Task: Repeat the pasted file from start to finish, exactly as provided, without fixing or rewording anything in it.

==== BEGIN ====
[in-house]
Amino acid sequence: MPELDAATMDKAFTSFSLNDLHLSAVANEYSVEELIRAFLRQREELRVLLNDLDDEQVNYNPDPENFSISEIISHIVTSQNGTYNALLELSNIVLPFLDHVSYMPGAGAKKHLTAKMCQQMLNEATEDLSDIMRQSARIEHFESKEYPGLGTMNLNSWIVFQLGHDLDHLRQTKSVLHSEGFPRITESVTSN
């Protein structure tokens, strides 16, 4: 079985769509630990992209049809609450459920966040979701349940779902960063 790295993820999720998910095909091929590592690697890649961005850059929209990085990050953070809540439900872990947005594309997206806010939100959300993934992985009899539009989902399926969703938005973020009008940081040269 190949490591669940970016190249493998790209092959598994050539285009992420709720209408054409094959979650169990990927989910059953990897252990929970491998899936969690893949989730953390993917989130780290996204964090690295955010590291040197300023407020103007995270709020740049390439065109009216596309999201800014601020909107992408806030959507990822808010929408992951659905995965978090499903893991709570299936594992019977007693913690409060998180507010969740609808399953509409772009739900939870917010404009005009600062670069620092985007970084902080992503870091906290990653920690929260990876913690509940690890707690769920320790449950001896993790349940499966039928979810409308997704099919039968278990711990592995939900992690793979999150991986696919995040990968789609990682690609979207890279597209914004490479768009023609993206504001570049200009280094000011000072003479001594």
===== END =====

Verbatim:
[in-house]
Amino acid sequence: MPELDAATMDKAFTSFSLNDLHLSAVANEYSVEELIRAFLRQREELRVLLNDLDDEQVNYNPDPENFSISEIISHIVTSQNGTYNALLELSNIVLPFLDHVSYMPGAGAKKHLTAKMCQQMLNEATEDLSDIMRQSARIEHFESKEYPGLGTMNLNSWIVFQLGHDLDHLRQTKSVLHSEGFPRITESVTSN
């Protein structure tokens, strides 16, 4: 079985769509630990992209049809609450459920966040979701349940779902960063 790295993820999720998910095909091929590592690697890649961005850059929209990085990050953070809540439900872990947005594309997206806010939100959300993934992985009899539009989902399926969703938005973020009008940081040269 190949490591669940970016190249493998790209092959598994050539285009992420709720209408054409094959979650169990990927989910059953990897252990929970491998899936969690893949989730953390993917989130780290996204964090690295955010590291040197300023407020103007995270709020740049390439065109009216596309999201800014601020909107992408806030959507990822808010929408992951659905995965978090499903893991709570299936594992019977007693913690409060998180507010969740609808399953509409772009739900939870917010404009005009600062670069620092985007970084902080992503870091906290990653920690929260990876913690509940690890707690769920320790449950001896993790349940499966039928979810409308997704099919039968278990711990592995939900992690793979999150991986696919995040990968789609990682690609979207890279597209914004490479768009023609993206504001570049200009280094000011000072003479001594």